In this post I will share two recipes I’ve had waiting in my Recipes-to-Try folder, and recently did get around to. I loved them both.
I found Brazilian Cheese Bread here at The Traveler’s Lunchbox. The Portuguese name is Pão de Queijo. These little buns are said to be very popular with coffee for breakfast in Brazil. (The picture at left is not of these rolls. I was afraid that if I didn’t put a colorful picture there you might not keep reading. That picture is of the biscuits I tell about further down.)
There are many recipes for the cheese buns around, with different ingredients and techniques (This one at the San Francisco Examiner looks plausible), but I will tend to stick with the Lunchbox version, as mine came out so good. One thing non-traditional in that recipe is the use of butter rather than oil. And I do love butter. I did cut down on the salt in my recipe, by 50%.
They are quite unusual, in that they are made with tapioca starch rather than flour, and therefore are gluten-free, and chewy.
The first picture I took was of the sticky dough that one puts little globs of on parchment paper. This is the unappetizing stage. But just be patient.
The rolls puff up as they bake, and while mine did come out with some “horns” and such like, they were oh-so-tender and light, while at the same time moist and tasty. I noticed that the Examiner recipe does have you make balls of the dough, which would reduce the prickly nature of the crust somewhat. But my dough was not firm enough for that.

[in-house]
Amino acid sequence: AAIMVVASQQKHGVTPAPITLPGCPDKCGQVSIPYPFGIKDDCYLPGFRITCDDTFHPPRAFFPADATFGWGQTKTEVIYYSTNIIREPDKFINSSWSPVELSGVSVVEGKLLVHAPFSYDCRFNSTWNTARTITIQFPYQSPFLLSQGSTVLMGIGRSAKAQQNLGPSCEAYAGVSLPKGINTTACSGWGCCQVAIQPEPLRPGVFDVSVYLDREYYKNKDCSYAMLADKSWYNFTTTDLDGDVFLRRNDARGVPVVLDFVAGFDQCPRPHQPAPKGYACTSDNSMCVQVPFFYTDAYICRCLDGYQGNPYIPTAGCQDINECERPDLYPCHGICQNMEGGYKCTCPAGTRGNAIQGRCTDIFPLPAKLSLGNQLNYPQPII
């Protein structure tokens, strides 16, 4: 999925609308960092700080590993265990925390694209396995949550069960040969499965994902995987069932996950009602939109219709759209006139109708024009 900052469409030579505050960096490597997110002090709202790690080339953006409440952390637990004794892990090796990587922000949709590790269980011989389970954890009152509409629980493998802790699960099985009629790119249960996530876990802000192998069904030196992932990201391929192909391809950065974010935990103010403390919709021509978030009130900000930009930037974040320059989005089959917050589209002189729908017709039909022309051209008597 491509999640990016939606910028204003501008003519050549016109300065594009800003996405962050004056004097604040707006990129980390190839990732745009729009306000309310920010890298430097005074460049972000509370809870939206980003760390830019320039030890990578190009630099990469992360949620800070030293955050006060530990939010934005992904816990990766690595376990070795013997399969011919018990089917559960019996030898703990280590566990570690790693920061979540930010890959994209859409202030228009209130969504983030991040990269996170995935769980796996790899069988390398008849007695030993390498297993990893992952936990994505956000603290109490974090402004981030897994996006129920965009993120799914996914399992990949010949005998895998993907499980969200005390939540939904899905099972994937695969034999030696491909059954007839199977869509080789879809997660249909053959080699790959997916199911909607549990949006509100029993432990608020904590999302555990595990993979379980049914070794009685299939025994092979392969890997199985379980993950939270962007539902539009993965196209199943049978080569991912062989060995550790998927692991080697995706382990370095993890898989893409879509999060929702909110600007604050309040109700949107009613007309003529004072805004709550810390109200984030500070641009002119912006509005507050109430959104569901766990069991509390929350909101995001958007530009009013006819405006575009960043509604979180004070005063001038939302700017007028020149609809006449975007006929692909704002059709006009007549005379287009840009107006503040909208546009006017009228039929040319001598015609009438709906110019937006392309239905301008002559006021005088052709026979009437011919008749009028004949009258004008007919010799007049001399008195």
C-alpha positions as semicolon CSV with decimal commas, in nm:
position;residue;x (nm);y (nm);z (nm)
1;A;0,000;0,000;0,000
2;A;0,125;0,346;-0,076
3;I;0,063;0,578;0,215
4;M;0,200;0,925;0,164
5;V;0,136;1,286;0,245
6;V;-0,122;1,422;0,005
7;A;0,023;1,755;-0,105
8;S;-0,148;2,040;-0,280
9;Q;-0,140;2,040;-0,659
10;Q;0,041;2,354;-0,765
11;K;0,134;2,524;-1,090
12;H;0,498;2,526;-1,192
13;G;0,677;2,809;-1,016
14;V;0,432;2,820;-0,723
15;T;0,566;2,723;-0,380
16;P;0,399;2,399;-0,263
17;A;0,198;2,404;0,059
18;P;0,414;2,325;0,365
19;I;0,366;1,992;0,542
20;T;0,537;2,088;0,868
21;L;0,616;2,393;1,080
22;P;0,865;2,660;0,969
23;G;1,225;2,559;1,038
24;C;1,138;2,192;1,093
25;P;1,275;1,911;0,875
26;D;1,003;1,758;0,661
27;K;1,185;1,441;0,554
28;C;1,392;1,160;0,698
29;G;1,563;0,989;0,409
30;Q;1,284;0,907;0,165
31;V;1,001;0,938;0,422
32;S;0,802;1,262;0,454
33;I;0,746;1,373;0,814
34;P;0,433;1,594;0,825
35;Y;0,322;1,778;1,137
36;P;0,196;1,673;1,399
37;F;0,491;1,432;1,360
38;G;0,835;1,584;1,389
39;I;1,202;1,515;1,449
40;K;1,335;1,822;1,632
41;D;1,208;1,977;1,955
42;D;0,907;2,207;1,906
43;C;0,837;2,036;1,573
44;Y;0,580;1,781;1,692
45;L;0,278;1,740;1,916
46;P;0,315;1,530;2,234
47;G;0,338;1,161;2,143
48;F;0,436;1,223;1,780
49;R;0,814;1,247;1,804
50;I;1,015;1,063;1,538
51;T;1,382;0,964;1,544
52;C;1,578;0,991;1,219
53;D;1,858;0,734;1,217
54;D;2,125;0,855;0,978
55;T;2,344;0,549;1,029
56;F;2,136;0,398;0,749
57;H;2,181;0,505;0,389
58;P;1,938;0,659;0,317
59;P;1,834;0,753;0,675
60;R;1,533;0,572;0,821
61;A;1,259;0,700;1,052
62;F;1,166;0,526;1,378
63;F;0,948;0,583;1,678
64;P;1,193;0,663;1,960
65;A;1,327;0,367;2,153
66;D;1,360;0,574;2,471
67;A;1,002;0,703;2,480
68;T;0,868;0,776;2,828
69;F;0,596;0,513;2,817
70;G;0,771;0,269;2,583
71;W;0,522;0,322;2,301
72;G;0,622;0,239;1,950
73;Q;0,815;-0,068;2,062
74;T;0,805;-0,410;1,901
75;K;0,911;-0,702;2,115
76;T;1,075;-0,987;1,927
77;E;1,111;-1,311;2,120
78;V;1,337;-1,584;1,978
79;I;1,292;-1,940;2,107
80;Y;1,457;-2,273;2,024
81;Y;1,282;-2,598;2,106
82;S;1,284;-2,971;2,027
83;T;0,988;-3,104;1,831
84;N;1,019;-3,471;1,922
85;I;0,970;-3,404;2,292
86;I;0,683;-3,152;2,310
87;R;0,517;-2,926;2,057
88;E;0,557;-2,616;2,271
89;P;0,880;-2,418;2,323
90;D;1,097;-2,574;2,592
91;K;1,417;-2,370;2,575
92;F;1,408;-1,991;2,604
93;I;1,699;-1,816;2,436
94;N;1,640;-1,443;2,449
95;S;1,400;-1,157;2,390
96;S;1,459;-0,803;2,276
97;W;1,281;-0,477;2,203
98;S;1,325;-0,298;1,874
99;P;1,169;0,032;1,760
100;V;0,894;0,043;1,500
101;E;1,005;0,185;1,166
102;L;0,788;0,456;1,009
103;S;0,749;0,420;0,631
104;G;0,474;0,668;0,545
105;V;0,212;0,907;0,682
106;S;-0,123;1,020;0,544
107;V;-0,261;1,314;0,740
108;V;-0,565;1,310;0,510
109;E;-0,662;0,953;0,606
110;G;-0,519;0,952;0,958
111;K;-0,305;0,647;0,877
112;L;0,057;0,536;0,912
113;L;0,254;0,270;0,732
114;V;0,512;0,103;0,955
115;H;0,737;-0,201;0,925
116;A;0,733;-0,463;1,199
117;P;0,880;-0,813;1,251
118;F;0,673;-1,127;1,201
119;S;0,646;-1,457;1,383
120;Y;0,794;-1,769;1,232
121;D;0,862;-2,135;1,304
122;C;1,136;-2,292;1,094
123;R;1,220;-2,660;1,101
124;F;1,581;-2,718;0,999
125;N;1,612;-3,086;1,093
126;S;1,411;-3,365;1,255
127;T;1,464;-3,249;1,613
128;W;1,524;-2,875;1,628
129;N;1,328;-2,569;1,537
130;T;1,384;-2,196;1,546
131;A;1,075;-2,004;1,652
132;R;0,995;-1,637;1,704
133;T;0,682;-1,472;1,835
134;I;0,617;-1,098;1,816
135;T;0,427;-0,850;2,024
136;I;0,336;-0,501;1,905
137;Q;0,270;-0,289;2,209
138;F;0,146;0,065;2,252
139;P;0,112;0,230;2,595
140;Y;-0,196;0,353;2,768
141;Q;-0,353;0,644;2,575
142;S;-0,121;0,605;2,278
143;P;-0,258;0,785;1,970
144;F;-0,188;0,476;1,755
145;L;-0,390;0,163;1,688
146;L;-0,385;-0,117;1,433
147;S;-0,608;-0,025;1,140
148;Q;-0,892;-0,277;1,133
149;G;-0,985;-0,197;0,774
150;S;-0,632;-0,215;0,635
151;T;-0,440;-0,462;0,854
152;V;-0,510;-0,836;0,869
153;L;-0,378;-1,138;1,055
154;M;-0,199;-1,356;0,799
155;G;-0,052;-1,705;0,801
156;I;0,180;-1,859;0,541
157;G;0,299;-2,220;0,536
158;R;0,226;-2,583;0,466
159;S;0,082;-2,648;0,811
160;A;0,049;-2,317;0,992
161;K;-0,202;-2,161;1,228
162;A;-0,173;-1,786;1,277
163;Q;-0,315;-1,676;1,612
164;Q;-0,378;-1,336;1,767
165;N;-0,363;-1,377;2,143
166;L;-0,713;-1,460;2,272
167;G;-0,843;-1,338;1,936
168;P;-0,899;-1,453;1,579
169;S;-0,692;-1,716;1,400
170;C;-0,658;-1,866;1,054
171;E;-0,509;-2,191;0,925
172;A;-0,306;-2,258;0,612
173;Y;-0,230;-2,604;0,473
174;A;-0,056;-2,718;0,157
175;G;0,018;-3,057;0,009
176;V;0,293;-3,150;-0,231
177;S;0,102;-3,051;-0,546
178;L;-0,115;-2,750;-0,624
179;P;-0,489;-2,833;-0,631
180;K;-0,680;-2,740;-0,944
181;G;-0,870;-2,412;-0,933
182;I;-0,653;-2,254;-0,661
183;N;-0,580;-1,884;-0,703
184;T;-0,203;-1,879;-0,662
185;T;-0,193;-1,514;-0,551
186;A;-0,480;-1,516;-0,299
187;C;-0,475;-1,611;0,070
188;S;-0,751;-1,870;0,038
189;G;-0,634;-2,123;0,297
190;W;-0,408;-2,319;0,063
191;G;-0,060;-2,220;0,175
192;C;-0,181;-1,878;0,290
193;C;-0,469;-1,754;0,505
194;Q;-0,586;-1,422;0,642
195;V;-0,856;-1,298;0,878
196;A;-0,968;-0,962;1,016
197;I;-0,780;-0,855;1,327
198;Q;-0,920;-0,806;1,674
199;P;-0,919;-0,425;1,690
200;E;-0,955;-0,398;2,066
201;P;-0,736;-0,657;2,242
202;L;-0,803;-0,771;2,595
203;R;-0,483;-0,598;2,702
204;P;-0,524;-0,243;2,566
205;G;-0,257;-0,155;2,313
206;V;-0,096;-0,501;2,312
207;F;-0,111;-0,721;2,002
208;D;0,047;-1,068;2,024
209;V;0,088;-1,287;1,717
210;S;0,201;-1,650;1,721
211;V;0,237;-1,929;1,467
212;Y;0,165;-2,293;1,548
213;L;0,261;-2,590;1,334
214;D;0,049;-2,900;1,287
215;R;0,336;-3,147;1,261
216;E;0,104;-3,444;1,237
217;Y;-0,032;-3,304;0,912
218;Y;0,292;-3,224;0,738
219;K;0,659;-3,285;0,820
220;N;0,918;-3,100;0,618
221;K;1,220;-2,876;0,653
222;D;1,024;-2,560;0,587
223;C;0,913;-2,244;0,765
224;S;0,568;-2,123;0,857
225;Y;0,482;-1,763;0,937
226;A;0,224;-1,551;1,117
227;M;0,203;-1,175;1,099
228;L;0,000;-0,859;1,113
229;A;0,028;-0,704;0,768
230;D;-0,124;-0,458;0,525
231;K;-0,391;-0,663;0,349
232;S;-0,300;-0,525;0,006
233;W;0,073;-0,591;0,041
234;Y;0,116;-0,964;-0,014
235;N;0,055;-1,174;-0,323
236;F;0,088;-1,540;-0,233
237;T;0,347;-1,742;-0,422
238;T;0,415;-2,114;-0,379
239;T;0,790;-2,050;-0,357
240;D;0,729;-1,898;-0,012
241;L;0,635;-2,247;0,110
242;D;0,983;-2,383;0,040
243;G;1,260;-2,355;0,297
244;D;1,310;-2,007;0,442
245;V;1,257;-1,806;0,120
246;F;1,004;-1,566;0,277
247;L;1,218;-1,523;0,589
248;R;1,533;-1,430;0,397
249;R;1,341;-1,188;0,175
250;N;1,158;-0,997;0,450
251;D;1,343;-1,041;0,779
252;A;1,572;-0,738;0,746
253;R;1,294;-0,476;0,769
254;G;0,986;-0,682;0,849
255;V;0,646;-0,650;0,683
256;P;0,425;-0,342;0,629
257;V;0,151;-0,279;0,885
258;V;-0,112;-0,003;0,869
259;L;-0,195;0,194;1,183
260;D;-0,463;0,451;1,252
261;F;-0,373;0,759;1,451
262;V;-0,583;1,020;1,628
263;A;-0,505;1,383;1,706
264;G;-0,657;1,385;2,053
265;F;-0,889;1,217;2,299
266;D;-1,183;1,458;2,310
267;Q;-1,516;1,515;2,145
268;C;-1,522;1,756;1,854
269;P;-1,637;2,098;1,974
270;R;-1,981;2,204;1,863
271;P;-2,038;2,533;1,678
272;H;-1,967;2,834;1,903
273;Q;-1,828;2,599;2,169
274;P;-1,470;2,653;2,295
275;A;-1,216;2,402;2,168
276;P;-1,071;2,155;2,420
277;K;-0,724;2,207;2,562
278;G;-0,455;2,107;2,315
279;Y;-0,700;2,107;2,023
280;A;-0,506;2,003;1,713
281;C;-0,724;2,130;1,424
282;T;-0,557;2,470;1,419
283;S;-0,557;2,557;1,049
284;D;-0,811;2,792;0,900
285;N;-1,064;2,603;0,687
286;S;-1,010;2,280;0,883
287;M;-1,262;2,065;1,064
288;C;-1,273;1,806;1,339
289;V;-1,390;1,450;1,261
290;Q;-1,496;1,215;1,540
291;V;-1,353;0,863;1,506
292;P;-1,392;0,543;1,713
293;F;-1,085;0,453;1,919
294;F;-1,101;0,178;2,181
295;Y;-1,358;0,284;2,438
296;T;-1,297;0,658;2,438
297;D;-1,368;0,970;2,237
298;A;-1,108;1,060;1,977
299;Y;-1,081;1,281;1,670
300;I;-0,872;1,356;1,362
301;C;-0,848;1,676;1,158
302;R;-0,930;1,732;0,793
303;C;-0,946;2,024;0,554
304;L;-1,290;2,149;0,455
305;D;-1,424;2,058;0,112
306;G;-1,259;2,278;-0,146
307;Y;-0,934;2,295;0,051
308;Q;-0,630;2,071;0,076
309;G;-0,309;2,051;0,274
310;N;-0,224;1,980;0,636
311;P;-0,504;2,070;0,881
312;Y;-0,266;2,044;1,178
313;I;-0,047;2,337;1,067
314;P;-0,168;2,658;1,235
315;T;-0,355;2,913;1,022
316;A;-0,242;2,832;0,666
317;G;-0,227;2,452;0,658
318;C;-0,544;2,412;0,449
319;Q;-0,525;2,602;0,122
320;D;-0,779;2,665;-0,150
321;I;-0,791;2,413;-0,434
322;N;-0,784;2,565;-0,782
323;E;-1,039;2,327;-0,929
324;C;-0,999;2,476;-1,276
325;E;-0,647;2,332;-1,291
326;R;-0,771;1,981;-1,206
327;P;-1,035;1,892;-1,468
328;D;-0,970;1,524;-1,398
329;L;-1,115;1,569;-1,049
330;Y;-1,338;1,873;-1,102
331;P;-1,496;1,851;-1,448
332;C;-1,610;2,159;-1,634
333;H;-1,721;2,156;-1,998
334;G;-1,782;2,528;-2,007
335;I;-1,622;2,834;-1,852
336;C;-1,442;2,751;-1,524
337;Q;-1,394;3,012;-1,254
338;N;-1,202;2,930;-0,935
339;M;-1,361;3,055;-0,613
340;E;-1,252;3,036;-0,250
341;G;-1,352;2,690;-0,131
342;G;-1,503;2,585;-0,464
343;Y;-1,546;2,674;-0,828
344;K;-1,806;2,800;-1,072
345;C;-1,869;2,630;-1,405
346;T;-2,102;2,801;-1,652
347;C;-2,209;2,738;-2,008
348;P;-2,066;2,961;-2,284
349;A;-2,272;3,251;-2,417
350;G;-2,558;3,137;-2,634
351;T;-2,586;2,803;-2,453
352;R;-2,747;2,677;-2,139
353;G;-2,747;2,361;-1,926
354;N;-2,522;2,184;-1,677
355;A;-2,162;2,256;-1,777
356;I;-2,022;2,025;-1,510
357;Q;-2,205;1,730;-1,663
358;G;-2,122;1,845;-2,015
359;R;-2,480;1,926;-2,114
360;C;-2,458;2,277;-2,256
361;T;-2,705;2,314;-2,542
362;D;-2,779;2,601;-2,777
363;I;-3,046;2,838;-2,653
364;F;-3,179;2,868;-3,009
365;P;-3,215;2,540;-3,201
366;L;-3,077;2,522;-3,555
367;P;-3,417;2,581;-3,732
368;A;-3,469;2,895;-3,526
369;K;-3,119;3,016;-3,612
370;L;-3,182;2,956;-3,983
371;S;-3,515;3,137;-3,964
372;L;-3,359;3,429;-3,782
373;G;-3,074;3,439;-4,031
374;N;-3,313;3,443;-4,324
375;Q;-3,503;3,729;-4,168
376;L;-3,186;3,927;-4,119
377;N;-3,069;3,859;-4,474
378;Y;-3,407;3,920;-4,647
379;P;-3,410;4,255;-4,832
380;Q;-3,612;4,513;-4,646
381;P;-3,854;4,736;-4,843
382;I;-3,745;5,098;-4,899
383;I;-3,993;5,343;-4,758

The thin crispy crust broke open to reveal an interior that was not doughy at all, but very cheesy, with a stretchy “crumb.” No need for extra butter or anything. One eater said they were “intense.”
We all noticed the likeness to mochi, the Japanese term for food that is chewy like this and often made with a highly-refined rice flour called mochiko. I think if you like mochi-anything, you would love these buns. I’ll tell you more about mochi in another post.
Mr. Glad doesn’t like mochi, and he didn’t like the Brazilian Cheese Breads. Too bad.
I put the leftovers in the freezer, even though the original recipes say to only bake as many as you need and to freeze the balls instead, etc. This morning we put them in the microwave for a few seconds and they came out quite delicious.
The other recipe I tried last week was Sweet Potato Biscuits. I would be happy to live off sweet potatoes, and because they are almost nutritious enough for that, I like to use them in as many ways as possible.
I was a bit skeptical about how flaky a biscuit could be with the addition of vegetables, but they passed that test. Buttermilk biscuits have been my standby, so these were sweet by comparison, but not overly so. They were enjoyed by all. [lost the recipe somehow while trying to edit it at a later date. Sorry.]
5 thoughts on “Biscuits and Buns”
Those both look really good. Everyone in my family loves sweet potatoes; so I should probably try that one out 🙂
Your biscuits look so delish. The Brazilian cheese biscuits reminded me of pop-overs when I saw the picture of them broken open. I love pop-overs.
You're very tricky to put the prettiest biscuit pictures at the top, but I'm always interested in food with “horns.” *wink*
I love the language difference!
In England 'biscuit' means 'cookies'
and what YOU call 'biscuits' we call 'scones' !!
I have never made them with sweet potatoes though. I do often make 'regular' sweet biscuits/scones with a small 2″ cutter- and serve them with jam [jelly] and clotted cream for fancy tea parties.
I'm going to try these sweet potato biscuits. Thank you for sharing the recipe!
I’m going to try this recipe. We make these fairly often – my husband is Brazilian. Thanks for this! They’re great for gluten-free people, too.